Who Regulates The Crypto Tax In The USA?

The Crypto Tax In The USA

Cryptocurrency is the fastest growing industry on the planet, with a market cap of more than $500 billion and over 1,500 cryptocurrencies. It’s been around since 2009 but has skyrocketed recently due to Bitcoin becoming mainstream. However, there is still a lot of confusion when it comes to taxation and regulation in the USA.

This article will provide an overview on how crypto tax works for those living in America and what people need to know about these regulations before buying their first bitcoin or altcoin. You’ll also learn how the government views this new asset class and why crypto taxes are so important for everyone who plans on investing or trading in crypto assets.

Cryptocurrency Taxes In USA (A Crypto Tax Guide)

Every new technology that is introduced to the market needs to be regulated and even the world of cryptocurrency is no exception. With no central authority or government backing any crypto coin or token, cryptocurrencies are instead regulated by the SEC (Securities & Exchange Commission). The ICO (initial coin offering) is also regulated by FINRA, which stands for Financial Industry Regulatory Authority and is an independent agency that regulates brokers and dealers in securities in the United States.

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Since there’s no governing body when it comes to blockchain-based assets, cryptocurrency falls within a grey area where it’s not considered a currency, but also not a security. This means that each state in the USA has their own cryptocurrency tax regulations.

Before we get into the specifics of cryptocurrency taxes in the USA, it’s important to note that you must report your capital gains to the IRS if you have a profit over $600. The tax regulation system splits every year into two categories: taxable and non-taxable (capital loss).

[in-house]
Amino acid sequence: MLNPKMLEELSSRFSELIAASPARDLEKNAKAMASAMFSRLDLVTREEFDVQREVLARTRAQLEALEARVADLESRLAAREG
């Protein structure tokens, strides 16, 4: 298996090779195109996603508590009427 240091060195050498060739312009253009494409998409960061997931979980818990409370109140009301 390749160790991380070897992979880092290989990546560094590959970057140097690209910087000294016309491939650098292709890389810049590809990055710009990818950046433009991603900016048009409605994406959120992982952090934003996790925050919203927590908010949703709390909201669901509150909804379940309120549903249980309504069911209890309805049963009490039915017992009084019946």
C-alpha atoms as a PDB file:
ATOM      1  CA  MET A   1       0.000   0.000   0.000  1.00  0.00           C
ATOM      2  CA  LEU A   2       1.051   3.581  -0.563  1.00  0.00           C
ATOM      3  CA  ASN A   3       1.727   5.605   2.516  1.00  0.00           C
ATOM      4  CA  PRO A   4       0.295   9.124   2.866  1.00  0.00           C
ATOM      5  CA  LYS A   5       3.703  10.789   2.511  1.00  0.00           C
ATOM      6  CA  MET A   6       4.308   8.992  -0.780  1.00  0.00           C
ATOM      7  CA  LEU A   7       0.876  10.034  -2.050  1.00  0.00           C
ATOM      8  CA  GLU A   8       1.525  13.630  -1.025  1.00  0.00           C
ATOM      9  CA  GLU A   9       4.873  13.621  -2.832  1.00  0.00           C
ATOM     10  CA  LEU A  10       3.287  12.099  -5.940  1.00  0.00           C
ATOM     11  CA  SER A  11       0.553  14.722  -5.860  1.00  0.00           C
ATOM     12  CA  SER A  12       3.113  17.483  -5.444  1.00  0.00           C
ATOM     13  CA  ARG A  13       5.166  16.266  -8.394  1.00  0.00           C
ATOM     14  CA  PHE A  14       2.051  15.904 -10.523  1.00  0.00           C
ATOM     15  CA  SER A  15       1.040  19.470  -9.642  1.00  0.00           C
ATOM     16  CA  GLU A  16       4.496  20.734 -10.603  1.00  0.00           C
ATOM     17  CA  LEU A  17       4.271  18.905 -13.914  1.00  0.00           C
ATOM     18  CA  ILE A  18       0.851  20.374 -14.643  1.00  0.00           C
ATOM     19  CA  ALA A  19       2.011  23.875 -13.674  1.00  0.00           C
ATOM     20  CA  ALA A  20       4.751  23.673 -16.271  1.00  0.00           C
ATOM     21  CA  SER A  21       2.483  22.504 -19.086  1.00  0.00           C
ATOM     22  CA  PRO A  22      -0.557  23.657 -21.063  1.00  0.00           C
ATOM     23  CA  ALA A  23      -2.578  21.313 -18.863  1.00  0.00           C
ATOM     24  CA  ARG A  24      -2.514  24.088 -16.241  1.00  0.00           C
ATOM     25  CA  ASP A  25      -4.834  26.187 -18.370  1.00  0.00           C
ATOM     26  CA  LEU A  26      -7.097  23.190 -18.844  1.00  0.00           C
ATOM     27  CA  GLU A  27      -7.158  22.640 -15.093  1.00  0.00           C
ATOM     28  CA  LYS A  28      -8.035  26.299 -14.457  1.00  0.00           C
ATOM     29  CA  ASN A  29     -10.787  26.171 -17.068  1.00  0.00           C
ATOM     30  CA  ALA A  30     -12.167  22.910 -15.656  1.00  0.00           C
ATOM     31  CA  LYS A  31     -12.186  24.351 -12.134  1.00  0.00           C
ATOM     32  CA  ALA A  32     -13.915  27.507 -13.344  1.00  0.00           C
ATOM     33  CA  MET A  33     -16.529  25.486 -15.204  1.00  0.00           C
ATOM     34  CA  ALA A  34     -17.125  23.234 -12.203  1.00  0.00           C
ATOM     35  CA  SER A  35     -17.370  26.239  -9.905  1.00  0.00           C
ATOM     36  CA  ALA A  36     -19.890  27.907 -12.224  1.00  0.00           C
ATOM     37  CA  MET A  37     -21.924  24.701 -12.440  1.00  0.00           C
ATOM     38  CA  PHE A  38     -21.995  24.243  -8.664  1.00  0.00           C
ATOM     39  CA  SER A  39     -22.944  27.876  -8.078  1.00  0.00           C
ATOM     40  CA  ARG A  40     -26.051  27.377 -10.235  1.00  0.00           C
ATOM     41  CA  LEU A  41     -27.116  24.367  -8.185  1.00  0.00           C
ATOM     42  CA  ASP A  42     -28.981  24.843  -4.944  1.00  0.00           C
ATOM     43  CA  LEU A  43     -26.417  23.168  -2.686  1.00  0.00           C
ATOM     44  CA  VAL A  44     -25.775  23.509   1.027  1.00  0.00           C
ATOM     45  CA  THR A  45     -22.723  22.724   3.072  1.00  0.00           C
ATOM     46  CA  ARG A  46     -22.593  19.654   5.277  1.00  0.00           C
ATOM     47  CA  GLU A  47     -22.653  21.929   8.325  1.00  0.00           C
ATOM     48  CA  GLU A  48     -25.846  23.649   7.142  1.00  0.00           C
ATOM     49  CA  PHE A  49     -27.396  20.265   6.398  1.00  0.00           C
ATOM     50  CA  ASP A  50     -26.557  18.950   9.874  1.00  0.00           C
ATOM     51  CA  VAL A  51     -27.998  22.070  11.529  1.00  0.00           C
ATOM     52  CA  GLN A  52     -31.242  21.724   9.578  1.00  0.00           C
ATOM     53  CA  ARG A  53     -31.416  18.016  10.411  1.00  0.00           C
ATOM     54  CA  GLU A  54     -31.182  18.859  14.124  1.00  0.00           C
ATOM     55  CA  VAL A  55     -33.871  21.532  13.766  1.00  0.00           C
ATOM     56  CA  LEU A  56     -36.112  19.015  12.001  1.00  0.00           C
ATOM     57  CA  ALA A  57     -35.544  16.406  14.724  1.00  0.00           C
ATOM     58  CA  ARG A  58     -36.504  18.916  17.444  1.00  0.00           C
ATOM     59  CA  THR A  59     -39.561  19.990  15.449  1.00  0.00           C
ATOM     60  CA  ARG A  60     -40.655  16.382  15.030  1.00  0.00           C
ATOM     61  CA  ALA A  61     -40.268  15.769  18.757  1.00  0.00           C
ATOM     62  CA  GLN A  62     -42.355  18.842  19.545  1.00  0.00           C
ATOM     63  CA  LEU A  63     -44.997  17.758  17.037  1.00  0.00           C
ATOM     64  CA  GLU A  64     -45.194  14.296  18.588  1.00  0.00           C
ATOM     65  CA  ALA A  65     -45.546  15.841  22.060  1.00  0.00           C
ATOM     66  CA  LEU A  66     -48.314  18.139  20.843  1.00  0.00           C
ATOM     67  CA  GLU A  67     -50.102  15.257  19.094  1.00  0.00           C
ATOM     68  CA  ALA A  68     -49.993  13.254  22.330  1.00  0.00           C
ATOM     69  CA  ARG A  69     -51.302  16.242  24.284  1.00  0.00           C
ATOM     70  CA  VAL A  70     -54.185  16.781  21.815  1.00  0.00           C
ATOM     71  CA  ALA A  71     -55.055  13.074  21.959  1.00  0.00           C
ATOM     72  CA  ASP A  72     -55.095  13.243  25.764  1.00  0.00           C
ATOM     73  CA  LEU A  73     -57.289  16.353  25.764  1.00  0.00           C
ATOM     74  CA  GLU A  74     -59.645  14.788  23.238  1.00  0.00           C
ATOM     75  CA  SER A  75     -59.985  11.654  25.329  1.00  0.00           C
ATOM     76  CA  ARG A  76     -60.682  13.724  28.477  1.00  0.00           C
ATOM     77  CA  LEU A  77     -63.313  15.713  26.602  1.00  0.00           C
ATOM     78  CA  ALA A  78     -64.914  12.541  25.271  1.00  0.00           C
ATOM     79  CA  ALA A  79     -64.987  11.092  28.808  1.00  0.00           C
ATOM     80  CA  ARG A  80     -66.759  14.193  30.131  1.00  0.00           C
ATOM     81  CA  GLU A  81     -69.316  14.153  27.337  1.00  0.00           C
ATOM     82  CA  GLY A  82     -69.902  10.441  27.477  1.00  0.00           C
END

Crypto Taxes In USA & AUD Tax Requirements

Like we said earlier, every state has different regulations when it comes to tax season. For example, if you live in New York or California, you’ll have to pay for taxes on any crypto assets that are worth more than $10. Even if your profits were great and the value of your cryptocurrency increased throughout the year, remember that capital gains tax is only applied to assets that are held over a year. This means that you’ll only have to pay taxes on your crypto profits if you’ve held your coins over a longer period of time.

But what about people who are constantly trading? What is the tax treatment for active crypto traders? This group of crypto investors is considered non-capital gain taxpayers and will only be taxed on their gain (if any) if they sell their coins after holding them for less than a year. The same rules apply to this group as the ones we discussed earlier.

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However, if a person is deemed an active trader, they’ll be taxed at the short-term rate. While capital gain taxes are only applied to assets that were held for over a year, short-term capital gains taxes are applied to assets that were sold less than a year after the purchase date.

The good news is that there is no net investment income tax on crypto assets held by an individual: even though you have to pay taxes when you sell your crypto holdings, there are no further taxes involved if you move this capital into another crypto investment or asset class.

If you’re an active trader, it’s highly recommended that you use Binocs which is a crypto portfolio tracker tool for crypto investors. Binocs automatically syncs your trades with all exchanges so that when tax season comes around, filling out your taxes will be an easy process. For more information on Binocs , visit their official website.

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About the Author: John Watson